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Purdue-affiliated startup designing next-generation hardware, software to propel computer intelligence to next level

A Purdue University-affiliated startup is designing next-generation hardware and software for deep learning aimed at enabling computers to understand the world in the same way humans do.
FWDNXT, based in the Purdue Research Park, has developed a low-power mobile coprocessor called Snowflake
FWDNXT, based in the Purdue Research Park, has developed a low-power mobile coprocessor called Snowflake that is effective at image recognition and classification. Snowflake uses innovative algorithms to differentiate items the same way humans do. This screenshot shows how Snowflake is able to recognize and identify individuals. (Image provided by FWDNXT)

FWDNXT, based in the Purdue Research Park, has developed a low-power mobile coprocessor called Snowflake for accelerating deep neural networks effective at image recognition and classification. Snowflake was designed with the primary goal of optimizing computational efficiency by processing multiple streams of information to mix deep learning and artificial intelligence techniques with augmented reality application.

“Everybody was looking for a solution like this,” said Eugenio Culurciello, an associate professor in the Weldon School of Biomedical Engineering at Purdue. “We have a special computer that can operate on large data very fast with low power consumption. Our mission is to propel machine intelligence to the next level.”

Culurciello says the goal of FWDNXT is to enable computers to understand the environment so computers, phones, tablets, wearables and robots can be helpful in daily activities. FWDNXT uses innovative algorithms to differentiate items the same ways humans do.

Culurciello says Snowflake is able to achieve a computational efficiency of more than 91 percent on entire convolutional neural networks, which are the deep learning model of choice for performing object detection, classification, semantic segmentation and natural language processing tasks. Snowflake also is able to achieve 99 percent efficiency on some individual layers.

This is a Field Programmable Gate Array module from Micron, where FWDNXT installs Snowflake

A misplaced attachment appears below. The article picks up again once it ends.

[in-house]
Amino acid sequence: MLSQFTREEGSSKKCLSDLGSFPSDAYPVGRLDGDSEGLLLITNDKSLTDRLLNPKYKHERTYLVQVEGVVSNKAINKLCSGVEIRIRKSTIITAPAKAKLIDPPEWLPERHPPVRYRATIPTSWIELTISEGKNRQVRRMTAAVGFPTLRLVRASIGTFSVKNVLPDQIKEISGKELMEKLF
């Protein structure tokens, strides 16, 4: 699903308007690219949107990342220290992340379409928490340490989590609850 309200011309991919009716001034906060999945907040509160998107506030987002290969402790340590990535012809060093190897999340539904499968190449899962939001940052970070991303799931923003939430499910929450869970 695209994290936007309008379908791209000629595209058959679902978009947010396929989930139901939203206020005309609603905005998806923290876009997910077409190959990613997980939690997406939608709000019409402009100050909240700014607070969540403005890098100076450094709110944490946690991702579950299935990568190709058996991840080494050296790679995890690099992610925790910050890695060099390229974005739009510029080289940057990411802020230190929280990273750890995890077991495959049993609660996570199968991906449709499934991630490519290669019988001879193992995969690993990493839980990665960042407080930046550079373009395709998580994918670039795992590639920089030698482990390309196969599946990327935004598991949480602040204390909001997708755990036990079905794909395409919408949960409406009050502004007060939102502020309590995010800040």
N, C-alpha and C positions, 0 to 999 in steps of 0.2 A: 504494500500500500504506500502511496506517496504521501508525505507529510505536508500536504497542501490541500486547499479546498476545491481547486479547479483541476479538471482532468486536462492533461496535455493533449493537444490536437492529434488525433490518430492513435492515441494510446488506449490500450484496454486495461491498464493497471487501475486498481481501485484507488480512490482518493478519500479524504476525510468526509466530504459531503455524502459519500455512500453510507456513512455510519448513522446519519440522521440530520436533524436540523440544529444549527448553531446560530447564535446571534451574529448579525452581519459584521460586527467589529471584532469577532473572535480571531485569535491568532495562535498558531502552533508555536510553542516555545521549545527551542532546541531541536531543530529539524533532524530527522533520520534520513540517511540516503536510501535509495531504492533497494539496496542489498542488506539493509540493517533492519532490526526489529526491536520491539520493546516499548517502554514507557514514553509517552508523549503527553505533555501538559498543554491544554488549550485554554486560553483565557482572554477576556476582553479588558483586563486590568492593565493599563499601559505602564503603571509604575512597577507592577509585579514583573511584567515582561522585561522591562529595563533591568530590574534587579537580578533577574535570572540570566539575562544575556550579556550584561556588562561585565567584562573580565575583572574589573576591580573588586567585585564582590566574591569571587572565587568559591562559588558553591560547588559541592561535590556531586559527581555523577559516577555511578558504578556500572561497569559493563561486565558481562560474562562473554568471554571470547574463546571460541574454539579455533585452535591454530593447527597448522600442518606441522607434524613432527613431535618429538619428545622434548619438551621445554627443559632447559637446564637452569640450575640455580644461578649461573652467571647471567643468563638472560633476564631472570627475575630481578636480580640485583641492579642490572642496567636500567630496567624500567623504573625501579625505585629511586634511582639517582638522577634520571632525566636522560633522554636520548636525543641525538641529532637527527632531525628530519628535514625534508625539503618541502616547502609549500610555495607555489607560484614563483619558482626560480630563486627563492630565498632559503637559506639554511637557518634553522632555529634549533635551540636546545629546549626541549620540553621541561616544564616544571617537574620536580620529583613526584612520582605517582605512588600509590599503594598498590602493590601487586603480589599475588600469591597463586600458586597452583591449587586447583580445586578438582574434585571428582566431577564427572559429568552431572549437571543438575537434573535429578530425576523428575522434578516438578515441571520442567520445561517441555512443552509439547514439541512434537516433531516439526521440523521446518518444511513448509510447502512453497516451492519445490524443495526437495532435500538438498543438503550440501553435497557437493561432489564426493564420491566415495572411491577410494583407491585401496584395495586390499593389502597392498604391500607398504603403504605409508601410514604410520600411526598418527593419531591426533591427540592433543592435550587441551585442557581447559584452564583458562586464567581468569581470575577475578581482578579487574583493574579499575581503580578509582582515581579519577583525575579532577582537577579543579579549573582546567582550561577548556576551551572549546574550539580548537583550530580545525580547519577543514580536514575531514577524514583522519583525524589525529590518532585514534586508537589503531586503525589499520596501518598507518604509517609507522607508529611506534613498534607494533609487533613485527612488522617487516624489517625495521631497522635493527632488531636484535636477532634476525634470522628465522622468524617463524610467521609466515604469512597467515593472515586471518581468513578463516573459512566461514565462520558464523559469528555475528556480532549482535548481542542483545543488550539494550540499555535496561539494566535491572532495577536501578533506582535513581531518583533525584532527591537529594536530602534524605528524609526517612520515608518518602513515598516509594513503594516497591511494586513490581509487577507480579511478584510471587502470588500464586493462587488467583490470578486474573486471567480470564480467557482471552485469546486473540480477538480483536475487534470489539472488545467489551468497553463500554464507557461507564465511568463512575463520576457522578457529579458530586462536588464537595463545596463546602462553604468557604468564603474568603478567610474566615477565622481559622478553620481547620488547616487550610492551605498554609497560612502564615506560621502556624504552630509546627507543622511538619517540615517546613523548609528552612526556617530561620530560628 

This is a Field Programmable Gate Array module from Micron, where FWDNXT installs Snowflake, a deep neural network accelerator. Snowflake was designed with the primary goal of optimizing computational efficiency by processing multiples streams of information to mix deep learning and artificial intelligence techniques with augmented reality application. Snowflake is effective at image recognition and classification. (Image provided by FWDNXT)

FWDNXT has shown expertise in scene analysis and scene parsing, which allows the computer to perceive the outside environment. That ability is among the most difficult challenges in augmented reality content, Culurciello says.

FWDNXT’s innovation in hardware and software will be used to drive cars autonomously, to recognize faces for security and other purposes and numerous other day-to-day purposes, such as helping people find items on their shopping lists as they walk down a store aisle or smart appliances recognizing a user’s preferences.

Culurciello says there has been remarkable development in machine learning in the past five years as computer scientists turned to specialized chips to do more complex computing instead of depending on a central processing unit.

“It can operate on large data very fast with low power consumption,” Culurciello said. “We want to have the maximum performance with the minimal energy.”

FWDNXT was able to create a new, efficient computer architecture with funding originally from grants it received from Purdue and the Navy, including one worth nearly $1 million.

Culurciello says FWDNXT wants to make microchips that will be used in virtually all smart device - for instance, in cars to start them, in appliances to recognize persons' preferences, in mobile phone to listen to voices.

Culurciello says FWDNXT has found a strategic partner, has obtained multimillion dollars in funding, and the next step is to seek Series A funding. FWDNXT also is looking to add to its team, which already includes Ali Zaidy, the lead architect designer of Snowflake and a deep learning expert; Abhishek Chaurasia, the team’s deep learning lead developer; Andre Chang, architect and compiler of deep learning; and Marko Vitez, neural network optimization wizard.

Another big milestone will be to develop a prototype microchip due in the first half of 2018. FWDNXT has shown it can run on FPGA, but a custom microchip would make it even more efficient.

FWDNXT hopes to be selling programmable logic prototypes soon and hopes to be able to sell the initial microchips to preferred customers in the next year or so.

FWDNEXT has filed patent applications related to Snowflake through the Purdue Office of Technology Commercialization. Culurciello also credits the Purdue Foundry, an entrepreneurship and commercialization accelerator in Discovery Park's Burton D. Morgan Center for Entrepreneurship at Purdue, with helping FWDNXT come up with a business plan that will help attract investors and expand its team.

Source: Purdue Newsroom